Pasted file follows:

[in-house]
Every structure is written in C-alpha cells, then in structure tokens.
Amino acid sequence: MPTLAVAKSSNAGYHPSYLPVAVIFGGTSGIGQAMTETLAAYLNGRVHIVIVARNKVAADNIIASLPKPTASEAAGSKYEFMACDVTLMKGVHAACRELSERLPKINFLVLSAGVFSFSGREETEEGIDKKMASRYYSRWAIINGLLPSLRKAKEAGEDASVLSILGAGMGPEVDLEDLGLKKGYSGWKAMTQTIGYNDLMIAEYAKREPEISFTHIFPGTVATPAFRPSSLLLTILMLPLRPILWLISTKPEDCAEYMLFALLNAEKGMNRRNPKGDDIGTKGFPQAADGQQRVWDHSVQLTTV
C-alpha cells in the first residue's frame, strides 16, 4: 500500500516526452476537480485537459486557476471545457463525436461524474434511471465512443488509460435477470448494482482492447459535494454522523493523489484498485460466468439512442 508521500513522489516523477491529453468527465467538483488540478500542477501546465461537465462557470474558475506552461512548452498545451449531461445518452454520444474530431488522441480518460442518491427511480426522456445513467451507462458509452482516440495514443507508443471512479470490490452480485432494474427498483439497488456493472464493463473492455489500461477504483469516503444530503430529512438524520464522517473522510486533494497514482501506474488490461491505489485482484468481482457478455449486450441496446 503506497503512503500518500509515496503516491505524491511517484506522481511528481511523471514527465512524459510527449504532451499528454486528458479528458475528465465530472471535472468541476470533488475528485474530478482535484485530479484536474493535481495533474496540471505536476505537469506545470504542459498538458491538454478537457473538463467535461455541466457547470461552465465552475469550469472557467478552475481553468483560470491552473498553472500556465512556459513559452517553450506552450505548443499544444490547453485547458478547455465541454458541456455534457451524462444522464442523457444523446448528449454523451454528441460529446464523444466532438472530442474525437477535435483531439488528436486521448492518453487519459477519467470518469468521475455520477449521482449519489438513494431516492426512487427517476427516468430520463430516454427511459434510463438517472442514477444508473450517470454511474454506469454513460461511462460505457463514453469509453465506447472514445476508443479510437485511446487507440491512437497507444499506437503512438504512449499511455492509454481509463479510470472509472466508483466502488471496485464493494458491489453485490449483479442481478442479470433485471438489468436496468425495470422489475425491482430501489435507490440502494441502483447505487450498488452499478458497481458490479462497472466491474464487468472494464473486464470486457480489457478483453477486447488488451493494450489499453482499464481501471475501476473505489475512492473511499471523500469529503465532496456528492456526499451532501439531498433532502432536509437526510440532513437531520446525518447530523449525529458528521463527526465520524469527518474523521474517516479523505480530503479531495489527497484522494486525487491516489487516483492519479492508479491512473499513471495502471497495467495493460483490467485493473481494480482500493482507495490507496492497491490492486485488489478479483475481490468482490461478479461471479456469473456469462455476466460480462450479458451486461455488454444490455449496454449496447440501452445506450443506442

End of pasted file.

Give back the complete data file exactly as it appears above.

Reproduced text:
[in-house]
Every structure is written in C-alpha cells, then in structure tokens.
Amino acid sequence: MPTLAVAKSSNAGYHPSYLPVAVIFGGTSGIGQAMTETLAAYLNGRVHIVIVARNKVAADNIIASLPKPTASEAAGSKYEFMACDVTLMKGVHAACRELSERLPKINFLVLSAGVFSFSGREETEEGIDKKMASRYYSRWAIINGLLPSLRKAKEAGEDASVLSILGAGMGPEVDLEDLGLKKGYSGWKAMTQTIGYNDLMIAEYAKREPEISFTHIFPGTVATPAFRPSSLLLTILMLPLRPILWLISTKPEDCAEYMLFALLNAEKGMNRRNPKGDDIGTKGFPQAADGQQRVWDHSVQLTTV
C-alpha cells in the first residue's frame, strides 16, 4: 500500500516526452476537480485537459486557476471545457463525436461524474434511471465512443488509460435477470448494482482492447459535494454522523493523489484498485460466468439512442 508521500513522489516523477491529453468527465467538483488540478500542477501546465461537465462557470474558475506552461512548452498545451449531461445518452454520444474530431488522441480518460442518491427511480426522456445513467451507462458509452482516440495514443507508443471512479470490490452480485432494474427498483439497488456493472464493463473492455489500461477504483469516503444530503430529512438524520464522517473522510486533494497514482501506474488490461491505489485482484468481482457478455449486450441496446 503506497503512503500518500509515496503516491505524491511517484506522481511528481511523471514527465512524459510527449504532451499528454486528458479528458475528465465530472471535472468541476470533488475528485474530478482535484485530479484536474493535481495533474496540471505536476505537469506545470504542459498538458491538454478537457473538463467535461455541466457547470461552465465552475469550469472557467478552475481553468483560470491552473498553472500556465512556459513559452517553450506552450505548443499544444490547453485547458478547455465541454458541456455534457451524462444522464442523457444523446448528449454523451454528441460529446464523444466532438472530442474525437477535435483531439488528436486521448492518453487519459477519467470518469468521475455520477449521482449519489438513494431516492426512487427517476427516468430520463430516454427511459434510463438517472442514477444508473450517470454511474454506469454513460461511462460505457463514453469509453465506447472514445476508443479510437485511446487507440491512437497507444499506437503512438504512449499511455492509454481509463479510470472509472466508483466502488471496485464493494458491489453485490449483479442481478442479470433485471438489468436496468425495470422489475425491482430501489435507490440502494441502483447505487450498488452499478458497481458490479462497472466491474464487468472494464473486464470486457480489457478483453477486447488488451493494450489499453482499464481501471475501476473505489475512492473511499471523500469529503465532496456528492456526499451532501439531498433532502432536509437526510440532513437531520446525518447530523449525529458528521463527526465520524469527518474523521474517516479523505480530503479531495489527497484522494486525487491516489487516483492519479492508479491512473499513471495502471497495467495493460483490467485493473481494480482500493482507495490507496492497491490492486485488489478479483475481490468482490461478479461471479456469473456469462455476466460480462450479458451486461455488454444490455449496454449496447440501452445506450443506442